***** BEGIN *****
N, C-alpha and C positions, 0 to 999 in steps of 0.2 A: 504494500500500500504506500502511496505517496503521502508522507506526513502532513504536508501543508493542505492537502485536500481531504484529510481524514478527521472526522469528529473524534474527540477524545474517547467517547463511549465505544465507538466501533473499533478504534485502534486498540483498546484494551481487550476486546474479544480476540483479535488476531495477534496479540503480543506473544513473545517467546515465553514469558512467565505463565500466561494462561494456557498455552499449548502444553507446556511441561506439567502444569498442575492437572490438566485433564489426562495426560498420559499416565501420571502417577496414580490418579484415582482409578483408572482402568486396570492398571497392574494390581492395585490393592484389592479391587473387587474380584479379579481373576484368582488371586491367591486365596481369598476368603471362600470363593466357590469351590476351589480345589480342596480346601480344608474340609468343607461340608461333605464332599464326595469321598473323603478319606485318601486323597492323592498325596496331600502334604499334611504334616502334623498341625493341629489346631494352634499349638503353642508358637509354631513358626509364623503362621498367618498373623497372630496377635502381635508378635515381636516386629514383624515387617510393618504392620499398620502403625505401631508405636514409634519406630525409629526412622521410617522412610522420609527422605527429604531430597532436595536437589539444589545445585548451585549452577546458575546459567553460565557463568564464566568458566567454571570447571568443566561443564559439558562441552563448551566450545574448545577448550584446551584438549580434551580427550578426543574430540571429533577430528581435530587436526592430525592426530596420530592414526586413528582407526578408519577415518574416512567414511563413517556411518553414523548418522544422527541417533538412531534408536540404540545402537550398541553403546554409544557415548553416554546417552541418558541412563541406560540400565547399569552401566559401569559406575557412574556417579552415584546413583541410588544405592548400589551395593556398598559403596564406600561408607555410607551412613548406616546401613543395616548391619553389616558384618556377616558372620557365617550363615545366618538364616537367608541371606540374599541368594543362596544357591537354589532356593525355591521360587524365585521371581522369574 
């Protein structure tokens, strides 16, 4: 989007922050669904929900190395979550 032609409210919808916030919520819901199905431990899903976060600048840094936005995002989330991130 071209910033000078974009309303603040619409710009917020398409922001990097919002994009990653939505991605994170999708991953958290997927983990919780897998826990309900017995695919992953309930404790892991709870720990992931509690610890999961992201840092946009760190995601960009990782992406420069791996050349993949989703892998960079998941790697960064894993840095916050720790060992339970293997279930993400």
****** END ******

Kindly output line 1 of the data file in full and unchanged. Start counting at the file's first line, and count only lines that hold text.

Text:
N, C-alpha and C positions, 0 to 999 in steps of 0.2 A: 504494500500500500504506500502511496505517496503521502508522507506526513502532513504536508501543508493542505492537502485536500481531504484529510481524514478527521472526522469528529473524534474527540477524545474517547467517547463511549465505544465507538466501533473499533478504534485502534486498540483498546484494551481487550476486546474479544480476540483479535488476531495477534496479540503480543506473544513473545517467546515465553514469558512467565505463565500466561494462561494456557498455552499449548502444553507446556511441561506439567502444569498442575492437572490438566485433564489426562495426560498420559499416565501420571502417577496414580490418579484415582482409578483408572482402568486396570492398571497392574494390581492395585490393592484389592479391587473387587474380584479379579481373576484368582488371586491367591486365596481369598476368603471362600470363593466357590469351590476351589480345589480342596480346601480344608474340609468343607461340608461333605464332599464326595469321598473323603478319606485318601486323597492323592498325596496331600502334604499334611504334616502334623498341625493341629489346631494352634499349638503353642508358637509354631513358626509364623503362621498367618498373623497372630496377635502381635508378635515381636516386629514383624515387617510393618504392620499398620502403625505401631508405636514409634519406630525409629526412622521410617522412610522420609527422605527429604531430597532436595536437589539444589545445585548451585549452577546458575546459567553460565557463568564464566568458566567454571570447571568443566561443564559439558562441552563448551566450545574448545577448550584446551584438549580434551580427550578426543574430540571429533577430528581435530587436526592430525592426530596420530592414526586413528582407526578408519577415518574416512567414511563413517556411518553414523548418522544422527541417533538412531534408536540404540545402537550398541553403546554409544557415548553416554546417552541418558541412563541406560540400565547399569552401566559401569559406575557412574556417579552415584546413583541410588544405592548400589551395593556398598559403596564406600561408607555410607551412613548406616546401613543395616548391619553389616558384618556377616558372620557365617550363615545366618538364616537367608541371606540374599541368594543362596544357591537354589532356593525355591521360587524365585521371581522369574 